There was a meeting room in the corner of the office. We call it a meeting room, but it’s more of a corner bordered with two huge whiteboards that separated it from the rest of the room. The engineers (developers and designers) usually do their daily updates and scrum planning in that corner. Having had the opportunity to try my hands on project management myself, I recall there were times when I, too, would sit in that corner, patiently waiting for everyone’s updates, while making sure that nothing was missed.
In another corner of the room, there was yet another meeting room. This one is a smaller kind, and we ended up using a third of its space as our makeshift warehouse, since all the cabinets and shelves were already full. It was in this room that I first saw a huge rat leaping from behind the bookshelf, hastily running away from our sights while having a torn beng-beng package on its mouth.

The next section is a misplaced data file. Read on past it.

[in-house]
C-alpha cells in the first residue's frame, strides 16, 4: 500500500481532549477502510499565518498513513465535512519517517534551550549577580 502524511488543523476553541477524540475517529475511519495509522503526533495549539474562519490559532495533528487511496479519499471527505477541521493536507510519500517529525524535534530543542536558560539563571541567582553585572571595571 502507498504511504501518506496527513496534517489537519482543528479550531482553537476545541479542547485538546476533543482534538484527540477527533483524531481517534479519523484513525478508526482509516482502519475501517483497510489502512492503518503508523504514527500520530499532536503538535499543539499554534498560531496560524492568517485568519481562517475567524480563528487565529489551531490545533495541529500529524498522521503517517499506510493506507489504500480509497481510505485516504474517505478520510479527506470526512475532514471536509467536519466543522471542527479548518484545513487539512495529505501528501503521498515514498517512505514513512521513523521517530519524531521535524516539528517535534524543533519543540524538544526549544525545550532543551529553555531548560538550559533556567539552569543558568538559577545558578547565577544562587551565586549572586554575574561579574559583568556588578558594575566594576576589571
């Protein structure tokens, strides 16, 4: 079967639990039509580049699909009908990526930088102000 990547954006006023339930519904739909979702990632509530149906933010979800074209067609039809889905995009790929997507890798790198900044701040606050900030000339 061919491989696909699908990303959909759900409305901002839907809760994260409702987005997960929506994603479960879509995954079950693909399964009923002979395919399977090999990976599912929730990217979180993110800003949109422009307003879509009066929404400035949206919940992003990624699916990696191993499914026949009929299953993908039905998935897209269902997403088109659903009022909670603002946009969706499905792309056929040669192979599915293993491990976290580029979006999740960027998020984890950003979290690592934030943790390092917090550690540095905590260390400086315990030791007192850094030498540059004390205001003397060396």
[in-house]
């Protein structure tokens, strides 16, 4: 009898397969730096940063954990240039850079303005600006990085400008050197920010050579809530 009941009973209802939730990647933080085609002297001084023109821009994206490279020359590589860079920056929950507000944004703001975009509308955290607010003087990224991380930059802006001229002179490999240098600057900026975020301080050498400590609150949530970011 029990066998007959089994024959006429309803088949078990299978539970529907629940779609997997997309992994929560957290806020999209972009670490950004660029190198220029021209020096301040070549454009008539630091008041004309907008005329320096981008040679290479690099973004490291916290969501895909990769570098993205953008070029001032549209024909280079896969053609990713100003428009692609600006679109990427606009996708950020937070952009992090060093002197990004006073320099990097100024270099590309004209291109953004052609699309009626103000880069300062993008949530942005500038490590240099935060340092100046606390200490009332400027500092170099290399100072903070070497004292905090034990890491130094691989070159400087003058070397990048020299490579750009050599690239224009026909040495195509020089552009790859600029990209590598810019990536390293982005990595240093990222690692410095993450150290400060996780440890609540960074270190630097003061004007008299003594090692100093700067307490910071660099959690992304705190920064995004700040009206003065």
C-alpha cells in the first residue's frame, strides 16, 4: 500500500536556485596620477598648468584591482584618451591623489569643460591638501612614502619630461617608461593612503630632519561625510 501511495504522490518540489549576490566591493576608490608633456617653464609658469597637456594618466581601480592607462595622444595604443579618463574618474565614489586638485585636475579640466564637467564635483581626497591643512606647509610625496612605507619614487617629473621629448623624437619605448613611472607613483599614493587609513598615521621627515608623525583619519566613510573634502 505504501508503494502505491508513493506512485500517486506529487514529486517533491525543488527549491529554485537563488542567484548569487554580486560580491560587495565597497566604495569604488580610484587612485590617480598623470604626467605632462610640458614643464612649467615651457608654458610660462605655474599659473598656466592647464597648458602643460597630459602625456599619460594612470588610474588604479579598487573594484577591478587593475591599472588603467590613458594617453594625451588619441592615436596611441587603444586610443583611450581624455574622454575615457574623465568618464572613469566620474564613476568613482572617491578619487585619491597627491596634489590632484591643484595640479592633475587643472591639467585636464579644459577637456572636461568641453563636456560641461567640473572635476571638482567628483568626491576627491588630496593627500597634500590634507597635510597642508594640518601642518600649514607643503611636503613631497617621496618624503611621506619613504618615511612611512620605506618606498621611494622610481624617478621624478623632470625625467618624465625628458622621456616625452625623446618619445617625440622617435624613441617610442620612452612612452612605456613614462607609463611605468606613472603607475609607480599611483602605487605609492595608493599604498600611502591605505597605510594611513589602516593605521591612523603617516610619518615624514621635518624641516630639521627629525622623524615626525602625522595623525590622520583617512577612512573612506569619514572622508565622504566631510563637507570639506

This room held so much memories for me, personally. I would even consider it legendary.
When I first came to this company, I was told to wait there, in a sad corner of a medium-sized room with only 6 inhabitants at the time. The meeting / makeshift warehouse room was a silent witness to me, who was getting bored waiting for the HR staff to come, started flipping through my copy of Agatha Christie’s Mystery at Styles. Come to think about it; that small room was where everything began for me.